Coffman Cove, Alaska’s best kept secret on Prince of Wales Island. Prince of Wales is 140 miles by 45 miles, of pure majestic land. Prince of Wales is the 3rd largest island in the US after Kodiak Island of AK, and the Big Island of Hawaii.  The Shoreline is 990 miles of Rock cliffs.  There are more roads on Prince of Wales Island than the entire coast line of the Gulf of Alaska. Coffman Cove is located on the Northeastern Coast of the Prince of Wales Island.  Coffman Cove is north of the Dixon entrance and the Canadian border. We have great access to camping, biking, hiking, kayaking, or canoeing. You may find a Lake, Stream or beach and possibly have it all to yourselves.

A state-owned seaplane base is available. There is a boat harbor and launch ramp. Services include; overnight lodging with meals provided, RV park/campground, cabin rentals, guided fishing charters & stream fishing, vehicle rentals, out door recreational rentals, oyster sales, B&B’s, gas station, liquor store, gift sales, welding, construction & contracting,  and a public library with wireless internet access. Our library is within walking distance of the harbor, very convenient for visitors.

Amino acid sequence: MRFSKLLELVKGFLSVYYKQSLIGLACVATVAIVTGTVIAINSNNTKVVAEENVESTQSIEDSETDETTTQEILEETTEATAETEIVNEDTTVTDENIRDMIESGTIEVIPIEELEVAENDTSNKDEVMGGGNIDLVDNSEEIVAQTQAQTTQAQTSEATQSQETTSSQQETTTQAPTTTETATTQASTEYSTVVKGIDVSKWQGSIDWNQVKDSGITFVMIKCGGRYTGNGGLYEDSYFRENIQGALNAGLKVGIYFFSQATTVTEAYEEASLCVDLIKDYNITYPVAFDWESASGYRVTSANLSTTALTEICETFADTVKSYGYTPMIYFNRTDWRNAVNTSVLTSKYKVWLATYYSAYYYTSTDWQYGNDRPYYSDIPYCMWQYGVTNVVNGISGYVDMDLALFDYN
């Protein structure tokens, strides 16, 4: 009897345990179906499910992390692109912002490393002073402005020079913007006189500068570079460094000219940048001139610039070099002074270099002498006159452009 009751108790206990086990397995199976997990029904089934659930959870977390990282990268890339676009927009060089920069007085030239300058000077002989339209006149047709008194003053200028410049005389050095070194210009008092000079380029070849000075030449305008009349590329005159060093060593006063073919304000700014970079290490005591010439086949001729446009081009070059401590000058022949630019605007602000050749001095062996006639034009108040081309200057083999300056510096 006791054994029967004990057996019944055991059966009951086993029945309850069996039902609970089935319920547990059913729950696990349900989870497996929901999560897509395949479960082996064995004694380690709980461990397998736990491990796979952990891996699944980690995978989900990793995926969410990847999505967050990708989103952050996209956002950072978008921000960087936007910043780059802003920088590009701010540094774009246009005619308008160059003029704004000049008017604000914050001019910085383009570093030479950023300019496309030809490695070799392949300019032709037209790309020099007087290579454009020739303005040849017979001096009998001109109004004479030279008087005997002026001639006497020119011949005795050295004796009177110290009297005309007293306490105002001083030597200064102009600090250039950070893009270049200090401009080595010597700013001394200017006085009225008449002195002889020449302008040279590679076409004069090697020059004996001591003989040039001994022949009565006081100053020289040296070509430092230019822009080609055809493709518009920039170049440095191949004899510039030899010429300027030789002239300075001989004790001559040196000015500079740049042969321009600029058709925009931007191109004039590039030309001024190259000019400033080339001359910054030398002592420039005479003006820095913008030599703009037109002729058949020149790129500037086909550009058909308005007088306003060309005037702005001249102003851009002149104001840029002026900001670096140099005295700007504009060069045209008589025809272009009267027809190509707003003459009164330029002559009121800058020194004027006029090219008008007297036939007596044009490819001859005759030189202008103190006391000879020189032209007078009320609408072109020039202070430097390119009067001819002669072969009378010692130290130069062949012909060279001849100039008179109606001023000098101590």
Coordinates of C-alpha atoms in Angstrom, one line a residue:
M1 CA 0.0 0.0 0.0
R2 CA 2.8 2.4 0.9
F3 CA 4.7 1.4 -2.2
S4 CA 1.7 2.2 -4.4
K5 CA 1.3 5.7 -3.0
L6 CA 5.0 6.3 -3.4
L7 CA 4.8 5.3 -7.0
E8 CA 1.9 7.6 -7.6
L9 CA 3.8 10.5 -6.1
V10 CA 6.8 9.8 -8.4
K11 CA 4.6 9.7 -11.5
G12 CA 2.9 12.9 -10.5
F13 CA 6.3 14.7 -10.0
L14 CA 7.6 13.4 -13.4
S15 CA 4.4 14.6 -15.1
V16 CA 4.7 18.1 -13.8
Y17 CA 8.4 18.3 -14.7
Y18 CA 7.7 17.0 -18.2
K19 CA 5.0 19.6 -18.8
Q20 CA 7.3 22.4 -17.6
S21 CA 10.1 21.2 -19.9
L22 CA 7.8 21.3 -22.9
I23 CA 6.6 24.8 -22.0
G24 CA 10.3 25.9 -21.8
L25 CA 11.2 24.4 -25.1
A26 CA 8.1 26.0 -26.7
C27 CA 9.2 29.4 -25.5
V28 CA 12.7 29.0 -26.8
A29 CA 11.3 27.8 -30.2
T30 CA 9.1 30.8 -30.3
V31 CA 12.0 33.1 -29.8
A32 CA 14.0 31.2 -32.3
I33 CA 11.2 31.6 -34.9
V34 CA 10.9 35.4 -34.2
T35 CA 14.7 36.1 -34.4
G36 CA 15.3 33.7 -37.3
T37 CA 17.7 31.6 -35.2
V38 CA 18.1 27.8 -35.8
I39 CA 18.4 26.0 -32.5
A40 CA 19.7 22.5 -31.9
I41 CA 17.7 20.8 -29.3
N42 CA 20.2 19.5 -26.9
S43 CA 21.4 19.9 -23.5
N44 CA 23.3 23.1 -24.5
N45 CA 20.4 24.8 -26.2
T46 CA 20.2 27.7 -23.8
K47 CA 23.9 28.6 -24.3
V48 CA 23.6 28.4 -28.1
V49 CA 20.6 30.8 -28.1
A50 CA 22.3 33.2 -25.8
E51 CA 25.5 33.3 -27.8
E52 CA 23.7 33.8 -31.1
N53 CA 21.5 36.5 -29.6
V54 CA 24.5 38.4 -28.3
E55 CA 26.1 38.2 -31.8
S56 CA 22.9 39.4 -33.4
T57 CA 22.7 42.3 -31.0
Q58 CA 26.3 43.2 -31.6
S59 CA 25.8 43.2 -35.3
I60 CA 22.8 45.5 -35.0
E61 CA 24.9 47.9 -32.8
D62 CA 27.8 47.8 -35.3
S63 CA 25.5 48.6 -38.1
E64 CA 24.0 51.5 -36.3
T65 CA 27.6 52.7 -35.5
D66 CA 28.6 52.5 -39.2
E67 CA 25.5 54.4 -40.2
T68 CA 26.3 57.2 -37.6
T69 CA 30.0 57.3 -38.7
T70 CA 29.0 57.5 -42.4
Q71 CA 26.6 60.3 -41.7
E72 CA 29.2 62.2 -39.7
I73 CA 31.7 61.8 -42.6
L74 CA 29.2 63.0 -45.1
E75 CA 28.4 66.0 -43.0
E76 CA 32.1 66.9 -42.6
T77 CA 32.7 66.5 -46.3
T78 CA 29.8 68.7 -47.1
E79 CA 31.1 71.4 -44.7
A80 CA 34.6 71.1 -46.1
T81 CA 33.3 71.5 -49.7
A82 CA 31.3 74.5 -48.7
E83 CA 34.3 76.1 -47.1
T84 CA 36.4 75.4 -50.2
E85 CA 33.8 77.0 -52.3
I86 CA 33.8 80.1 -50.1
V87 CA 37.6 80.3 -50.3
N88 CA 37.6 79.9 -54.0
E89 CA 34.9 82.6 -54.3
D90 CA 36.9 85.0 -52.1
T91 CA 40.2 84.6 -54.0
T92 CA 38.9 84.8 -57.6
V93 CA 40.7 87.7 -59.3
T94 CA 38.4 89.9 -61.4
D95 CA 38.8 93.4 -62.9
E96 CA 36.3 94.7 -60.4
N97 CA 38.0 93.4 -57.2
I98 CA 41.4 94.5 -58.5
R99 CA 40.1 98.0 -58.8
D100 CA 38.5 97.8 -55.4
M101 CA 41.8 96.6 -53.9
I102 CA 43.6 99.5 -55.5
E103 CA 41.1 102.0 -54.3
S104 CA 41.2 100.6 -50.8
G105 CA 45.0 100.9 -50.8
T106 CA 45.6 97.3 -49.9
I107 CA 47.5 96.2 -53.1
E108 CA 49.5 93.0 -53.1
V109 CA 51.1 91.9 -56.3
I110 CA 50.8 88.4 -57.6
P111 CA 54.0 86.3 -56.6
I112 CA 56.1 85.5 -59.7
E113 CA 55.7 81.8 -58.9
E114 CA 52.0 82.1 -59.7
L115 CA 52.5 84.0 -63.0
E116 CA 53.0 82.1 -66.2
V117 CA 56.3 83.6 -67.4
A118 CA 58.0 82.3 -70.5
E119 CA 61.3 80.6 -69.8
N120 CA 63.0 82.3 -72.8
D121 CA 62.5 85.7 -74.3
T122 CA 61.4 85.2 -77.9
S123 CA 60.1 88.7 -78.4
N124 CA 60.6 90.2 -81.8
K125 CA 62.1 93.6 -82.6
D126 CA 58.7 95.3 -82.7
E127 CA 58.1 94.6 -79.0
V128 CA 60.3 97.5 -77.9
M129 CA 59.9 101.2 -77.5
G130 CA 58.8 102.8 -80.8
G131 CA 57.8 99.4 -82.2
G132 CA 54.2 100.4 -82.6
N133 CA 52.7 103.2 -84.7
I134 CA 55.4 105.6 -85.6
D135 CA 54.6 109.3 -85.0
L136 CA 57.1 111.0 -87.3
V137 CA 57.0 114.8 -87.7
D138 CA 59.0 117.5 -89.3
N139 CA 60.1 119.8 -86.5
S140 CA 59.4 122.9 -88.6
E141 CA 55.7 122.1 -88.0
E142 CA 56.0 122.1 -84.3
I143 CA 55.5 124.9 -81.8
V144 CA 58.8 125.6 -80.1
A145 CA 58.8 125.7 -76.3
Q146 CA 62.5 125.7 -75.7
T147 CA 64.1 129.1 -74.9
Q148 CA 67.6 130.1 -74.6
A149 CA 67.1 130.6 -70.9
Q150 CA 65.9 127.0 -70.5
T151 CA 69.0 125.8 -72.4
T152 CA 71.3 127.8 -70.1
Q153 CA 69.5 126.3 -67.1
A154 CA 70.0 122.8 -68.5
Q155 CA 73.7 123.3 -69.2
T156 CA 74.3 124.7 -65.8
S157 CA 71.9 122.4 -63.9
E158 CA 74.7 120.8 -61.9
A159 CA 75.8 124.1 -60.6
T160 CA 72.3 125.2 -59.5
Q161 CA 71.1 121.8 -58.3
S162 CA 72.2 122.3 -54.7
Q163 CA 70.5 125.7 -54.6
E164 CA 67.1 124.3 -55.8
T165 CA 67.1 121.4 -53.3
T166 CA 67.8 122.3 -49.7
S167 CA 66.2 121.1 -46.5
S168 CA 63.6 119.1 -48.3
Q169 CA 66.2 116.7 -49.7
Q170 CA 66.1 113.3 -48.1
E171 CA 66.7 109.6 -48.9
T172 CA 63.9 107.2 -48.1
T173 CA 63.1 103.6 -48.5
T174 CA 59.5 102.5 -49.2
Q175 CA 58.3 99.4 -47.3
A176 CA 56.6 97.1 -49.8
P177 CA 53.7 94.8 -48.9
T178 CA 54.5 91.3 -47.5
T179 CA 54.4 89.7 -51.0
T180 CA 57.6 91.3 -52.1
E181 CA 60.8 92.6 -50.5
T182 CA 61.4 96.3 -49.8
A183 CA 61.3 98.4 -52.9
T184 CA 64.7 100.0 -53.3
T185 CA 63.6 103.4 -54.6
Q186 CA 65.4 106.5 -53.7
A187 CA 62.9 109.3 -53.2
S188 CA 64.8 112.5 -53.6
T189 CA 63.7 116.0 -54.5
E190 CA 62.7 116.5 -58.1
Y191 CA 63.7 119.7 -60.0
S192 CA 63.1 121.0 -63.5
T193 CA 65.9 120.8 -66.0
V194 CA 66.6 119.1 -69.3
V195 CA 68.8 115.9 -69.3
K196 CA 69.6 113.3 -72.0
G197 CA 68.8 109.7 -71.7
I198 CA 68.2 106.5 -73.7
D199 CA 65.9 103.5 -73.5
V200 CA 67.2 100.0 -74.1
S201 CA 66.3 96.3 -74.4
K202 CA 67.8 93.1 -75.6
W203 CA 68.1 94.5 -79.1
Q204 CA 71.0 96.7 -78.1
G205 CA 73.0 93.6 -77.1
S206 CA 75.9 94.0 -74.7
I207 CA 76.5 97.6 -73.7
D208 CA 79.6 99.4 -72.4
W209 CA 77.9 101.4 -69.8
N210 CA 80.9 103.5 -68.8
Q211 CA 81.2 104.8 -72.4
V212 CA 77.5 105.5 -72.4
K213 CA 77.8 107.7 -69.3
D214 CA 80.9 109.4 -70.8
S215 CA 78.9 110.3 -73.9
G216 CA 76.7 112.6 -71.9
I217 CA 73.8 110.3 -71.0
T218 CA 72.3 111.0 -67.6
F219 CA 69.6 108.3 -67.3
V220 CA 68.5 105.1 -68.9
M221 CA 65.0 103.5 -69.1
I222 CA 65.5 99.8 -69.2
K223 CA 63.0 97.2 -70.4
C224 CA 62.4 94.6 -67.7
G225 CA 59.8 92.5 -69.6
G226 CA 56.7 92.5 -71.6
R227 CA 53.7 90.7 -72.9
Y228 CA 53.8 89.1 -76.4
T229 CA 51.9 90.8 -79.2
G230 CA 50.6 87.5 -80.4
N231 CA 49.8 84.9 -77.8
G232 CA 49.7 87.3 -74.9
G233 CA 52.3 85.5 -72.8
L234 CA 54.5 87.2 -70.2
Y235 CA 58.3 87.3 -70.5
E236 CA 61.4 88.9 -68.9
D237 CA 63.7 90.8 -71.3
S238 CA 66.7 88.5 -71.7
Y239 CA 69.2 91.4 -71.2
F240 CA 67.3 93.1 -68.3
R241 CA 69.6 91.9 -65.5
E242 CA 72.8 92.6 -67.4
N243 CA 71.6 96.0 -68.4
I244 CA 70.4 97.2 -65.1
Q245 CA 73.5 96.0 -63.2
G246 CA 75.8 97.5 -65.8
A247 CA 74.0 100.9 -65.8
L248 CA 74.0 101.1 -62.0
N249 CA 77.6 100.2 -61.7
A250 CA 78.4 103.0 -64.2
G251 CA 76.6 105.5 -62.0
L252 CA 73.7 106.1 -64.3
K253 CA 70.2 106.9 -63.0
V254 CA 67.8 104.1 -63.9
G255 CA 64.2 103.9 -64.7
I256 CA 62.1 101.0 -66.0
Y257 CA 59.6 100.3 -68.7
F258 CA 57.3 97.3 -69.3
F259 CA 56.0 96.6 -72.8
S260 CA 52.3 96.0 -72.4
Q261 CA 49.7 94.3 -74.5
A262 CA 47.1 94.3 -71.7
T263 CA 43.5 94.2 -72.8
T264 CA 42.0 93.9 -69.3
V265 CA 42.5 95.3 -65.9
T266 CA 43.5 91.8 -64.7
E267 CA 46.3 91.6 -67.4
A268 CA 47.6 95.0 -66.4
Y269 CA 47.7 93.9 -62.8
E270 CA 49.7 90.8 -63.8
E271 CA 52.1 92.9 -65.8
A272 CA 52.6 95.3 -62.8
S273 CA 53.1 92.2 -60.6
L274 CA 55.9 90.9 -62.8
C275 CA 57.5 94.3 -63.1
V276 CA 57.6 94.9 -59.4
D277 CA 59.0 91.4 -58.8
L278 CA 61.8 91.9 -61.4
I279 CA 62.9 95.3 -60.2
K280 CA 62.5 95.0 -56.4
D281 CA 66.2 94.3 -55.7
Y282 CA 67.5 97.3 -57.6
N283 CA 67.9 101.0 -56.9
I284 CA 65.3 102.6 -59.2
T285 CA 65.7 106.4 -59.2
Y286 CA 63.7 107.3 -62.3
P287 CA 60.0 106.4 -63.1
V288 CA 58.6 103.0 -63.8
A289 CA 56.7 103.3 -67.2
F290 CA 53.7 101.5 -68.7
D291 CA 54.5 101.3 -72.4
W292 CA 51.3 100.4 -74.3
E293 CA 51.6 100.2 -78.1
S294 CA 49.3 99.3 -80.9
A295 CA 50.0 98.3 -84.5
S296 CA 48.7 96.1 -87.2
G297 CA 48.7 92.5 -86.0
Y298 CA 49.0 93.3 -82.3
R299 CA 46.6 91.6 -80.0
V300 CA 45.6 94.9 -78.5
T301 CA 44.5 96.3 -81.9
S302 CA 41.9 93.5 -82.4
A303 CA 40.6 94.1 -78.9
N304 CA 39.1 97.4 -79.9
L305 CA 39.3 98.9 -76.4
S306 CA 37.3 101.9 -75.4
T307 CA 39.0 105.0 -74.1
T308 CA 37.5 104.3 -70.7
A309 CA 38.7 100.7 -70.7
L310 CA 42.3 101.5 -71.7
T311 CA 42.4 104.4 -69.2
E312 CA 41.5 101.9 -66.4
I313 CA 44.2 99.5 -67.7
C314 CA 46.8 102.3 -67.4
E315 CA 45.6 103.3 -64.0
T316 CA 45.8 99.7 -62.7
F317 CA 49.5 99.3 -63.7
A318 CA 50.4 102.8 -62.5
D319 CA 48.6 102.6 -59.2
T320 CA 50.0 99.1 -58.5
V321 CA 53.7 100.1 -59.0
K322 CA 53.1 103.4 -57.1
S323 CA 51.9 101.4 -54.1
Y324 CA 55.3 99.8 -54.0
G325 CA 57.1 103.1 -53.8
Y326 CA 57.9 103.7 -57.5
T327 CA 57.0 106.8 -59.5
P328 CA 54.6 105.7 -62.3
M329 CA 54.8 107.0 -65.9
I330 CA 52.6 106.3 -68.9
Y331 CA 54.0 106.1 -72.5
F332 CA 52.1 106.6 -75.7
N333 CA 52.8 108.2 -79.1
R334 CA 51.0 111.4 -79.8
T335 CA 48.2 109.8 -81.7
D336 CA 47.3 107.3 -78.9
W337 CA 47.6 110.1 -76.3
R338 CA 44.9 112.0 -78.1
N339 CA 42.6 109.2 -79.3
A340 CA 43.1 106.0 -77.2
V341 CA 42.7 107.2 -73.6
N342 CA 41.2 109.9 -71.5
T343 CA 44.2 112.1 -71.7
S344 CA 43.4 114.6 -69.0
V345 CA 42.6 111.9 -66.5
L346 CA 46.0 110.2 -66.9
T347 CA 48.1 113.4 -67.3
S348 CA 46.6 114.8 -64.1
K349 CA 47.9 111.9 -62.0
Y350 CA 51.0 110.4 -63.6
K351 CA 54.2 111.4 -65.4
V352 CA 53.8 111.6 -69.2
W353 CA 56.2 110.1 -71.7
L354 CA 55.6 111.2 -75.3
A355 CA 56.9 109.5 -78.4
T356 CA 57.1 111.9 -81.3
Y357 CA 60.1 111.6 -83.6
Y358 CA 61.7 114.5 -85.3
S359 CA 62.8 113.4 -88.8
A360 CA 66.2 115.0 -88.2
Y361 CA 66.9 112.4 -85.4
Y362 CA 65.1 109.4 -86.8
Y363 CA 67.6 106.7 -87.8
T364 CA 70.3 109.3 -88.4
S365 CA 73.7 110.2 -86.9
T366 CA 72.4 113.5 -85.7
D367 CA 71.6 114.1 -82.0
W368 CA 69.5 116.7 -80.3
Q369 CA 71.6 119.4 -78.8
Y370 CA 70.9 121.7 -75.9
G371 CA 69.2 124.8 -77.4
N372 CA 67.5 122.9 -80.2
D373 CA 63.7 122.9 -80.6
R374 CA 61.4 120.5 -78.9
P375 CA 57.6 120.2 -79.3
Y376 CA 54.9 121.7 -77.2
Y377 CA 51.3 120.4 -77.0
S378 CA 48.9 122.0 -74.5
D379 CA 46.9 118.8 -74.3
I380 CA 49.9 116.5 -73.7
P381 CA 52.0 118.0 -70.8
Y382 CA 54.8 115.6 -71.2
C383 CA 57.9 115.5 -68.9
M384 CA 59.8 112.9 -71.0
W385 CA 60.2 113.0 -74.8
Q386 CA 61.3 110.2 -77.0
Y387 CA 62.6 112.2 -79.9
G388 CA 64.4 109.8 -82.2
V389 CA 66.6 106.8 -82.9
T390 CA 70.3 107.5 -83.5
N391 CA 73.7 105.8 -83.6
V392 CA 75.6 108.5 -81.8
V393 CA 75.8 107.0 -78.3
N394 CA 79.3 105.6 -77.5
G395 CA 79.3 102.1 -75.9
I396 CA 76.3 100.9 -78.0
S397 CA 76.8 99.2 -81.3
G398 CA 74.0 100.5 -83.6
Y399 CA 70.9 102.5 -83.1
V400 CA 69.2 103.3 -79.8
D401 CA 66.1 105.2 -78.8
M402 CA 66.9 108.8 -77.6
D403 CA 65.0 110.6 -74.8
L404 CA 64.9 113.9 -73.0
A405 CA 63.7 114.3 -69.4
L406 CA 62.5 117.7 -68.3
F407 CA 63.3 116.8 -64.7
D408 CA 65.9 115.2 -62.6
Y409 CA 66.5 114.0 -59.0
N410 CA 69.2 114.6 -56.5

Recreational fishing along shore, and in nearby streams is very admirable. Luck Lake offers a nice beach for camping with an amazing surrounding for kayaking, canoeing, swimming along with prime trout fishing. Eagle Creek, Luck Creek, and Log Jam Creek produce exciting stream fishing for tourists. Sweetwater Lake provides a fun adventure by kayak, canoe, or small boat through a lagoon that leads into Barnes Lake. Forest Service cabins available for overnight paddlers at both lakes. Tour the Honker divide canoe trail through peaceful radiant land. Accommodating board walk leads to Hatchery Creek Falls, with breathtaking views of Mother Nature.

Access to Coffman Cove by paved road through the National Tongass Rain Forest has increased the economic vitality. The town served for decades as a base for loggers. The closing of Ketchikan Pulp Co. in 1997 compelled residents who stayed to find other economic niches.

The town was named by Lt. Comdr. A.S. Snow, USN, after Lt. Dewitt Coffman, in 1886. The town has about 200 residents and can be accessed by two roads, boat, float plane, or ferry. Coffman Cove was founded as a logging camp in the 1950’s, but the economy is now centered mostly within tourism. The town has been incorporated since 1989. Coffman Cove is the only small community on the north end of Prince of Wales Island that is paved.

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